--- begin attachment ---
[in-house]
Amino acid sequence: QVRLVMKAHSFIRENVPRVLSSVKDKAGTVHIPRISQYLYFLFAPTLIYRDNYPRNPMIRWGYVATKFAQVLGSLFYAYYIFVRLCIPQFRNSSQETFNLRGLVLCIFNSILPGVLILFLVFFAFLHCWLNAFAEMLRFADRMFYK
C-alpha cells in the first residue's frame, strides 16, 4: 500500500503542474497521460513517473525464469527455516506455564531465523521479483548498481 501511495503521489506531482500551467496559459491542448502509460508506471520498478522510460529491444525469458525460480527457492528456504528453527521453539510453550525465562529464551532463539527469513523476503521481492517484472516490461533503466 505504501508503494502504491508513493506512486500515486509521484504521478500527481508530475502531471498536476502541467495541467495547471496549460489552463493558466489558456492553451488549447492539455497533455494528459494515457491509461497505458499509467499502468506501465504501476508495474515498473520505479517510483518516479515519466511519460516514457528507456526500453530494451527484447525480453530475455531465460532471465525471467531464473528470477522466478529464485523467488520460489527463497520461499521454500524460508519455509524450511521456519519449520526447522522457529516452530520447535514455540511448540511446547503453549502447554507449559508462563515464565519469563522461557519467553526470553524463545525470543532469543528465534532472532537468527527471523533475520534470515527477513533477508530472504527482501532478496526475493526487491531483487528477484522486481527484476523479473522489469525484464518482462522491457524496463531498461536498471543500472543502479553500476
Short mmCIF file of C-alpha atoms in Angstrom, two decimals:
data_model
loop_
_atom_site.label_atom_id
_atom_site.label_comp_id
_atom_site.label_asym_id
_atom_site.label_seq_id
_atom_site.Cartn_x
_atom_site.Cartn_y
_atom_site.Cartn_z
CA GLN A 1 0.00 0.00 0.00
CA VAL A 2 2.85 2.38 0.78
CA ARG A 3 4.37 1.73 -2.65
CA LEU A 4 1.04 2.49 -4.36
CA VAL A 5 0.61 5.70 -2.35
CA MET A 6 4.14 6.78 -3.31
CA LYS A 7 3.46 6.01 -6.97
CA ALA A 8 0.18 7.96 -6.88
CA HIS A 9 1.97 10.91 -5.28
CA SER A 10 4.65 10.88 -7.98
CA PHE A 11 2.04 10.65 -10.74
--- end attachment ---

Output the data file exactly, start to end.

[in-house]
Amino acid sequence: QVRLVMKAHSFIRENVPRVLSSVKDKAGTVHIPRISQYLYFLFAPTLIYRDNYPRNPMIRWGYVATKFAQVLGSLFYAYYIFVRLCIPQFRNSSQETFNLRGLVLCIFNSILPGVLILFLVFFAFLHCWLNAFAEMLRFADRMFYK
C-alpha cells in the first residue's frame, strides 16, 4: 500500500503542474497521460513517473525464469527455516506455564531465523521479483548498481 501511495503521489506531482500551467496559459491542448502509460508506471520498478522510460529491444525469458525460480527457492528456504528453527521453539510453550525465562529464551532463539527469513523476503521481492517484472516490461533503466 505504501508503494502504491508513493506512486500515486509521484504521478500527481508530475502531471498536476502541467495541467495547471496549460489552463493558466489558456492553451488549447492539455497533455494528459494515457491509461497505458499509467499502468506501465504501476508495474515498473520505479517510483518516479515519466511519460516514457528507456526500453530494451527484447525480453530475455531465460532471465525471467531464473528470477522466478529464485523467488520460489527463497520461499521454500524460508519455509524450511521456519519449520526447522522457529516452530520447535514455540511448540511446547503453549502447554507449559508462563515464565519469563522461557519467553526470553524463545525470543532469543528465534532472532537468527527471523533475520534470515527477513533477508530472504527482501532478496526475493526487491531483487528477484522486481527484476523479473522489469525484464518482462522491457524496463531498461536498471543500472543502479553500476
Short mmCIF file of C-alpha atoms in Angstrom, two decimals:
data_model
loop_
_atom_site.label_atom_id
_atom_site.label_comp_id
_atom_site.label_asym_id
_atom_site.label_seq_id
_atom_site.Cartn_x
_atom_site.Cartn_y
_atom_site.Cartn_z
CA GLN A 1 0.00 0.00 0.00
CA VAL A 2 2.85 2.38 0.78
CA ARG A 3 4.37 1.73 -2.65
CA LEU A 4 1.04 2.49 -4.36
CA VAL A 5 0.61 5.70 -2.35
CA MET A 6 4.14 6.78 -3.31
CA LYS A 7 3.46 6.01 -6.97
CA ALA A 8 0.18 7.96 -6.88
CA HIS A 9 1.97 10.91 -5.28
CA SER A 10 4.65 10.88 -7.98
CA PHE A 11 2.04 10.65 -10.74